Journal Article

Moral Integrity? Atticus Finch and the Cardinal Virtues

Amanda C. Osheim

in Literature and Theology

Volume 25, issue 2, pages 199-218
Published in print June 2011 | ISSN: 0269-1205
Published online April 2011 | e-ISSN: 1477-4623 | DOI: http://dx.doi.org/10.1093/litthe/frr004
Moral Integrity? Atticus Finch and the Cardinal Virtues

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Fifty years after its publication, To Kill a Mockingbird remains widely popular despite serious criticism of its moral limitations. In particular, Atticus Finch’s suitability as a role model has come into question. Nevertheless, for many Atticus is an attractive and inspirational figure. Examining Atticus’s narrative through virtue ethics provides a more nuanced understanding of his character that assists with discerning his adequacy as an exemplar. As he negotiates conflicting claims of justice, fidelity, and self-care, Atticus is at times a prudent person who demonstrates moral coherence in his relationships, though in significant ways he also fails to act with full integrity.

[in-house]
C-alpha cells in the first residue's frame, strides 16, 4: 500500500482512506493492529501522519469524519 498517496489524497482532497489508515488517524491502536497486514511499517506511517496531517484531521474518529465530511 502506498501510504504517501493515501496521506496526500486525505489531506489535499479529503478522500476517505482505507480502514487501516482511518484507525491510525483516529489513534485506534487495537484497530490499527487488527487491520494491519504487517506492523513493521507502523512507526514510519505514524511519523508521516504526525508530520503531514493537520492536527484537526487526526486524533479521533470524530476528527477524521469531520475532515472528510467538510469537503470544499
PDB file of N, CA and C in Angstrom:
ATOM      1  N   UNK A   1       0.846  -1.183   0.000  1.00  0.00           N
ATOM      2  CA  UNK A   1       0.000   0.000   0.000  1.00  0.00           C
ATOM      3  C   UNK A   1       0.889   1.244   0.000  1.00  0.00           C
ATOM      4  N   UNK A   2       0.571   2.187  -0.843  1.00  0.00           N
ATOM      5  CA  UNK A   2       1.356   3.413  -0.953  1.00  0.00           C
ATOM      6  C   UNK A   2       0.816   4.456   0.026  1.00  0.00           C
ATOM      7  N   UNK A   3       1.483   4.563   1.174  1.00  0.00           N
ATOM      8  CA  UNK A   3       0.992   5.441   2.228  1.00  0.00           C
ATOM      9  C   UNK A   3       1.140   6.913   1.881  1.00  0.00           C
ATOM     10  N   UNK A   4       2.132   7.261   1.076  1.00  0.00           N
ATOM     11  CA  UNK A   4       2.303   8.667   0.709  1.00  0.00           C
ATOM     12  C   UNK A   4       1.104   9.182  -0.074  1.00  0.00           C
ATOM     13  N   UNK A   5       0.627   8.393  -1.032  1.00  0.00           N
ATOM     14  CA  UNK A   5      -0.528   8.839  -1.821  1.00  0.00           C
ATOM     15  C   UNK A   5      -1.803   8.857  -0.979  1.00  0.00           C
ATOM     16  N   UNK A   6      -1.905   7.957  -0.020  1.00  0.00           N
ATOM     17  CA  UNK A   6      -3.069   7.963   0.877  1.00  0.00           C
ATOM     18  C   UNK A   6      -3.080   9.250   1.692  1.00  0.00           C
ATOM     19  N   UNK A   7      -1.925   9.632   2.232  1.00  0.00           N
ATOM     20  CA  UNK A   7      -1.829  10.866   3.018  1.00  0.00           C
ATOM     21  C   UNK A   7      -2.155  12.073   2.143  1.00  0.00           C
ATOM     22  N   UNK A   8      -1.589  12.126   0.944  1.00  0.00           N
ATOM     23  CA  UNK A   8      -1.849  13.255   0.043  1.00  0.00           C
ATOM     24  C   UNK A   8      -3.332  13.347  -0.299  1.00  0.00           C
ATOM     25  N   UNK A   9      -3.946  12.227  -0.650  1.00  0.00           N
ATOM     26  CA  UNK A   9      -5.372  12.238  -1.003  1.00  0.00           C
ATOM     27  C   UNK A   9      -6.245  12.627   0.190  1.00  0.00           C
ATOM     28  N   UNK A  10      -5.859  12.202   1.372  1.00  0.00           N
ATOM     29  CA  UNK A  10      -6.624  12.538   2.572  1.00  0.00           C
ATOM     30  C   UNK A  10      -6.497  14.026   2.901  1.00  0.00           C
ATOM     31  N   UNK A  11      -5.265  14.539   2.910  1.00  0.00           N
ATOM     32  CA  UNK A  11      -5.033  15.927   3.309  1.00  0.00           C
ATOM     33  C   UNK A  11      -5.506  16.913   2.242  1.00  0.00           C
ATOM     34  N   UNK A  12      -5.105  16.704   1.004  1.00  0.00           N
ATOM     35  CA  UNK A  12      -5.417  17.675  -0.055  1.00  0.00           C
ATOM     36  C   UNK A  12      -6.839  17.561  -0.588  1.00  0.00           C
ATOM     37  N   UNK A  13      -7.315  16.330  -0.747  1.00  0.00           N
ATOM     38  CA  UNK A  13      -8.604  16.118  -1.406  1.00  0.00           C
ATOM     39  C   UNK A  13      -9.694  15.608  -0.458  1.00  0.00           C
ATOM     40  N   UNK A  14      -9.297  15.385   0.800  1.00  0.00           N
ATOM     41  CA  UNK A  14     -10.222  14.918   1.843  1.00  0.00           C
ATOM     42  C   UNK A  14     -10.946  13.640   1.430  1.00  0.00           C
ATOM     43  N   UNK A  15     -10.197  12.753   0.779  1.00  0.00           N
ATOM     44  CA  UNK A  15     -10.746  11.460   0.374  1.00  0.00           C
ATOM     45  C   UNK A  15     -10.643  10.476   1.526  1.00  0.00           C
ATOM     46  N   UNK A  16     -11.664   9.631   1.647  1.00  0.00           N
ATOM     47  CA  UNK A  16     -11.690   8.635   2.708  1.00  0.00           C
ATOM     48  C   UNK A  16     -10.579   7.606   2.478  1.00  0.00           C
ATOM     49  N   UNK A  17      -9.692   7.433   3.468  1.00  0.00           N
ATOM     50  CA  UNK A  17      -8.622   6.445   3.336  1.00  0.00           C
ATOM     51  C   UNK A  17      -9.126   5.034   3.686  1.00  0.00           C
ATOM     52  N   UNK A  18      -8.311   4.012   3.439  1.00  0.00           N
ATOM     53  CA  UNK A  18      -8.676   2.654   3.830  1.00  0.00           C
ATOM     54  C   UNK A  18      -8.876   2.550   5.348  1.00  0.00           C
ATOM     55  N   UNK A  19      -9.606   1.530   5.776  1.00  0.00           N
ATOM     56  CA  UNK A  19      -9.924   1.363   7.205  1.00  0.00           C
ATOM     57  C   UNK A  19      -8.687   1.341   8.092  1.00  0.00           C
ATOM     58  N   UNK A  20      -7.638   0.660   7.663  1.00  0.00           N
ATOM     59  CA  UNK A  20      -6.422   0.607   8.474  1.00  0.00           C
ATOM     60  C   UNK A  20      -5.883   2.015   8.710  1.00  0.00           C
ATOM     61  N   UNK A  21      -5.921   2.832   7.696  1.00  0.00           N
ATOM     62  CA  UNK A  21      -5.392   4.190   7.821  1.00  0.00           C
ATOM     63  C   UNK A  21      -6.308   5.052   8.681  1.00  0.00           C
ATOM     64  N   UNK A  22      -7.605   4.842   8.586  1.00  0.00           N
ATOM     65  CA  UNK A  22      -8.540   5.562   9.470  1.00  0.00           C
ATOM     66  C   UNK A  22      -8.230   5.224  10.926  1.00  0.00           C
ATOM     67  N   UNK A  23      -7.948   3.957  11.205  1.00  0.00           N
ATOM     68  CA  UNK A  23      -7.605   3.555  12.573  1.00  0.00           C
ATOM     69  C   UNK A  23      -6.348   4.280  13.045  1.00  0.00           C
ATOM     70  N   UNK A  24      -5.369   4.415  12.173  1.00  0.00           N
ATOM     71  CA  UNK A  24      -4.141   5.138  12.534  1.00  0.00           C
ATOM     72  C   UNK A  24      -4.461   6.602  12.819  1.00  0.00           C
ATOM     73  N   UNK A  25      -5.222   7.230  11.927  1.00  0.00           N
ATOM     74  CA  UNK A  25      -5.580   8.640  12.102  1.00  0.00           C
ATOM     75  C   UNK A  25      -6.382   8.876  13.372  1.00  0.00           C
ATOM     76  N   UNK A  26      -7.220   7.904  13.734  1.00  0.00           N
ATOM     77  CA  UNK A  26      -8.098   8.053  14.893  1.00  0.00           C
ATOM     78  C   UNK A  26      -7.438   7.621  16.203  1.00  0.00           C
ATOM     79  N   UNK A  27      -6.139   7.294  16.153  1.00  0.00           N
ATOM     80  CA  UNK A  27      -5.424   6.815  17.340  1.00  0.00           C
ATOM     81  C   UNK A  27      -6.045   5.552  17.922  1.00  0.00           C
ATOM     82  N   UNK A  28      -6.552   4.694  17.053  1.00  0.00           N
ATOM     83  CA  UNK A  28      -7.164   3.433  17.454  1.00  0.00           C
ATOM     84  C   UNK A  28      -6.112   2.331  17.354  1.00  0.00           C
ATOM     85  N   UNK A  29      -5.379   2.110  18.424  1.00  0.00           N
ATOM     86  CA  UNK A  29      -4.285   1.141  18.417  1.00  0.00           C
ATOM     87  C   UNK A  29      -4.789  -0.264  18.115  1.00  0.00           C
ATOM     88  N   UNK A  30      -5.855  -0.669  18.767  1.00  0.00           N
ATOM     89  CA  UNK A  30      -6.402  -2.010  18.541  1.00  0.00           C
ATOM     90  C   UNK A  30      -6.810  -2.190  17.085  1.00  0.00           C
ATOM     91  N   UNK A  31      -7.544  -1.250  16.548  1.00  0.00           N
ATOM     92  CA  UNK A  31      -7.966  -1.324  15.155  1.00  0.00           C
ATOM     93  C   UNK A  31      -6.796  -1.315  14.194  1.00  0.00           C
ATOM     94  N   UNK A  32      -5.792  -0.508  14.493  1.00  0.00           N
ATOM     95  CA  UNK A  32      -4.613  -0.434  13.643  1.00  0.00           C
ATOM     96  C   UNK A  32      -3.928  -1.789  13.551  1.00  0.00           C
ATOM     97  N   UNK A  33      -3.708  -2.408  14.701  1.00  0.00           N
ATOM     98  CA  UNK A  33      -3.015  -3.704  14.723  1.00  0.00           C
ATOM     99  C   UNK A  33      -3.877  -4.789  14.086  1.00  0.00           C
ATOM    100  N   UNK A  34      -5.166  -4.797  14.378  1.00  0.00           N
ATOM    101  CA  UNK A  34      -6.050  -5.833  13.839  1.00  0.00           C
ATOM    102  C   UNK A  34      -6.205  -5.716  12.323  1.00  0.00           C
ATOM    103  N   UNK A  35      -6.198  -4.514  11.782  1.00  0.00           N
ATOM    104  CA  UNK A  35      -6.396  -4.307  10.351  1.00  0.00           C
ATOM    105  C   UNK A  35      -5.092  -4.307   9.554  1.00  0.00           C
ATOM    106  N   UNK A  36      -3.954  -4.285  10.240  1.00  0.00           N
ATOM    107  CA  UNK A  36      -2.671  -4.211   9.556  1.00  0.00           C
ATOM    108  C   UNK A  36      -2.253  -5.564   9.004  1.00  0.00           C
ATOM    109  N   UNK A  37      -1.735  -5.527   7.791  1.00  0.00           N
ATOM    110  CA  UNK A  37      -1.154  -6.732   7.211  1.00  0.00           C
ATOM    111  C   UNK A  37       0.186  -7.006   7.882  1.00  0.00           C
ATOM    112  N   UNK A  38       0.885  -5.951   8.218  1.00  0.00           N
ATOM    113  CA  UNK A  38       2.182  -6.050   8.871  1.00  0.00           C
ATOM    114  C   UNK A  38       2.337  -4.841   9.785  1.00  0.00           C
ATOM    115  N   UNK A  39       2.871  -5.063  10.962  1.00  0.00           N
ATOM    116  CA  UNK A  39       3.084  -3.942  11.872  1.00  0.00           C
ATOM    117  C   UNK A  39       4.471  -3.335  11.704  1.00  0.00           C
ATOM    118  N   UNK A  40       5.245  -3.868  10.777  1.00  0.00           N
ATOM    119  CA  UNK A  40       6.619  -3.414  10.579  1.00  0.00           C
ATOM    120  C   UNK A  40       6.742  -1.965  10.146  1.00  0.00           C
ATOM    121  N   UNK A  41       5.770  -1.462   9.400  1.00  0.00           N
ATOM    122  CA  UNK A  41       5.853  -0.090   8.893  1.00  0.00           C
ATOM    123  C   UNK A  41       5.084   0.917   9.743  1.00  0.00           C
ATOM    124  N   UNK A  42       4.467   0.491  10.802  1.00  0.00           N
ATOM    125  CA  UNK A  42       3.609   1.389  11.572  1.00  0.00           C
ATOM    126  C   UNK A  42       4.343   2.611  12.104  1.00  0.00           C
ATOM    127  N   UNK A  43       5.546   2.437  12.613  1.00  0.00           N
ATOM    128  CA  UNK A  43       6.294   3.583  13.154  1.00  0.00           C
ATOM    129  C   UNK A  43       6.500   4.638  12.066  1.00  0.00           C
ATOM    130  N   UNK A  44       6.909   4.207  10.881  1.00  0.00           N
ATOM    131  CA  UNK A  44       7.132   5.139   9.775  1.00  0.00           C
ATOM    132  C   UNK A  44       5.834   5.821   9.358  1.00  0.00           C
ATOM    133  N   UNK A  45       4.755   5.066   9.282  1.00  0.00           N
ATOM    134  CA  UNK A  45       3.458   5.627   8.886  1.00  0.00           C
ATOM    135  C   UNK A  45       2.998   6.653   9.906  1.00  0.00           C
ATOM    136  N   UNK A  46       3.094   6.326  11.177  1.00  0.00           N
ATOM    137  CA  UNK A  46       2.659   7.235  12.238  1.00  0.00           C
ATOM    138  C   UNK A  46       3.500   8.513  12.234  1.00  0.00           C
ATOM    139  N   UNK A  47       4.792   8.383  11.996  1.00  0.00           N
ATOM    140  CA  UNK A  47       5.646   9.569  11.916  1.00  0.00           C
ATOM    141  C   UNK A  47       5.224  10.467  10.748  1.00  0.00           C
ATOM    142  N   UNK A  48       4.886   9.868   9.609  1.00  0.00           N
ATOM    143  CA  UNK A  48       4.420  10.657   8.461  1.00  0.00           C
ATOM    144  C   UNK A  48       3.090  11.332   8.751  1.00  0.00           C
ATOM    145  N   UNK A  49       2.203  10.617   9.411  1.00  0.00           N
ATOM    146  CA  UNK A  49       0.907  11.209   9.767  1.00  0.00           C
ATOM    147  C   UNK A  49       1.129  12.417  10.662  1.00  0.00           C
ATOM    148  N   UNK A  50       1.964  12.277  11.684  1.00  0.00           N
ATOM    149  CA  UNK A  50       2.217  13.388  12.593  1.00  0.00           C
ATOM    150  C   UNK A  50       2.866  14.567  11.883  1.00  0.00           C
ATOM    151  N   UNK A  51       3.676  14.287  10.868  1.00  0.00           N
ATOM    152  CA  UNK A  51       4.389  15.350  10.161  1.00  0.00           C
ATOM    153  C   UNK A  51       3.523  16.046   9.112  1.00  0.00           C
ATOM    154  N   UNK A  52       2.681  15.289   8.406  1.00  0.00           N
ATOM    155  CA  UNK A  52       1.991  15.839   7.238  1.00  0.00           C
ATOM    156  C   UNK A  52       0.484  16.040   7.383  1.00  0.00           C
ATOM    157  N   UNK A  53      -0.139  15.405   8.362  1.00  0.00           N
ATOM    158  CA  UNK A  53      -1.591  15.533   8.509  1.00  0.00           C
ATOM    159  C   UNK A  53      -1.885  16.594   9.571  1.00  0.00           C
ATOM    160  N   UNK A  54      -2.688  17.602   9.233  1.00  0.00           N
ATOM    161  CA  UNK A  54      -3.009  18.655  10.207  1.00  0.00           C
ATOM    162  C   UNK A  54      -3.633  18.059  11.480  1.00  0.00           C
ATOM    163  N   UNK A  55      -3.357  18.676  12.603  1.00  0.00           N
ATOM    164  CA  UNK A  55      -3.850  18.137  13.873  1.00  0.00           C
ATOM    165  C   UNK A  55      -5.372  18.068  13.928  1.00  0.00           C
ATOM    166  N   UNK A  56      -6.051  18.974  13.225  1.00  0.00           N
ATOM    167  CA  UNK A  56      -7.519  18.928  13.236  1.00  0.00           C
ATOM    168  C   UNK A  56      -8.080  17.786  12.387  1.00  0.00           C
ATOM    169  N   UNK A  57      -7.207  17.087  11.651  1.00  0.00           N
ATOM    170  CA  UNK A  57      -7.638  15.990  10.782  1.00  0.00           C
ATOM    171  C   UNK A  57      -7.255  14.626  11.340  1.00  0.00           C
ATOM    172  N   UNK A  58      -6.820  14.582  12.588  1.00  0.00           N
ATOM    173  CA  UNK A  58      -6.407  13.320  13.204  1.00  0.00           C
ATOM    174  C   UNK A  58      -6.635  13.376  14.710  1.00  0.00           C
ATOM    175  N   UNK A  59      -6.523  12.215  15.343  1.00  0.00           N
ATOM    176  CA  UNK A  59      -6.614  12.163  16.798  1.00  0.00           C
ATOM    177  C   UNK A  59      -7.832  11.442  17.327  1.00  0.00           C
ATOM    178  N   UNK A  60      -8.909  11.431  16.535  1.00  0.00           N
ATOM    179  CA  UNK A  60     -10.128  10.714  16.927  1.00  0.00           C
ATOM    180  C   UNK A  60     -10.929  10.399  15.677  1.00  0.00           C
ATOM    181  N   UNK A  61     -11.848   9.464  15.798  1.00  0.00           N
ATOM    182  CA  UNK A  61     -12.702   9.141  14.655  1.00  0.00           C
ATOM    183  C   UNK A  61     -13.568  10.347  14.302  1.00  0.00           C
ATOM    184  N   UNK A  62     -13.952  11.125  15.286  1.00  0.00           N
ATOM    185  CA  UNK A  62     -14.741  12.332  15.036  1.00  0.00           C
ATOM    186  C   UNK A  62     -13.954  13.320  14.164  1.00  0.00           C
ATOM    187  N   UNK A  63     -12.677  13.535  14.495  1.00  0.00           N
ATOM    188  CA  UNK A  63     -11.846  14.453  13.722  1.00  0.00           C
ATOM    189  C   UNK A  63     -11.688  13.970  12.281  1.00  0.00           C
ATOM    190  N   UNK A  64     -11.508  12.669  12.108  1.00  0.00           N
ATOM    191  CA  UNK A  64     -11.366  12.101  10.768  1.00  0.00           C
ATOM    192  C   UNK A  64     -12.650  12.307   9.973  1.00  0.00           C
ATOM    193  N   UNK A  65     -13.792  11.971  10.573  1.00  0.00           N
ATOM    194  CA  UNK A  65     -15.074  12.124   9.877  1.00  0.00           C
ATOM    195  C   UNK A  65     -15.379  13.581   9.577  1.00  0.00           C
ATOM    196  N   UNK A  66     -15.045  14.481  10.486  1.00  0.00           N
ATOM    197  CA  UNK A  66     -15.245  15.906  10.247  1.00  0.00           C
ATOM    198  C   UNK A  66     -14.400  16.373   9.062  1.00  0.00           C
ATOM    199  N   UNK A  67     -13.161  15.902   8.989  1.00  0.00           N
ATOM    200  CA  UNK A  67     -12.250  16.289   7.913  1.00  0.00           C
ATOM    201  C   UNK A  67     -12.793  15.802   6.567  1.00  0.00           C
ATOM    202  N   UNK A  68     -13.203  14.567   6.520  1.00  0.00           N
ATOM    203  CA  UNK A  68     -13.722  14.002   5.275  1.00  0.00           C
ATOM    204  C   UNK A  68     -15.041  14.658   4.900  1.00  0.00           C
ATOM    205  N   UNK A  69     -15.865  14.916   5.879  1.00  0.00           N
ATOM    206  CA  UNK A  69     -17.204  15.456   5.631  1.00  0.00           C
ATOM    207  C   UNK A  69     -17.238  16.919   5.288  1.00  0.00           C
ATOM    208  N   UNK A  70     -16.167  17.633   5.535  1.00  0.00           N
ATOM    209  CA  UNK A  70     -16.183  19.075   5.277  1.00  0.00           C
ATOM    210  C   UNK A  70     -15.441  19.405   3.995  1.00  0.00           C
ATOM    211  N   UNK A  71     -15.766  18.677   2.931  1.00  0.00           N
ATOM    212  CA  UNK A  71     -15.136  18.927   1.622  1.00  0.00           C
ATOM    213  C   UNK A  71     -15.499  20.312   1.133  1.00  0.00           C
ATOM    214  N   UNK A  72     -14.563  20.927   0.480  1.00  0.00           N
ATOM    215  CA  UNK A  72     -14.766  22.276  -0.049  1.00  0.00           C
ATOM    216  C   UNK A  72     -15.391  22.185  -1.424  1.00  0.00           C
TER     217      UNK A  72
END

Journal Article.  9002 words. 

Subjects: Literature ; Religion and Art, Literature, and Music

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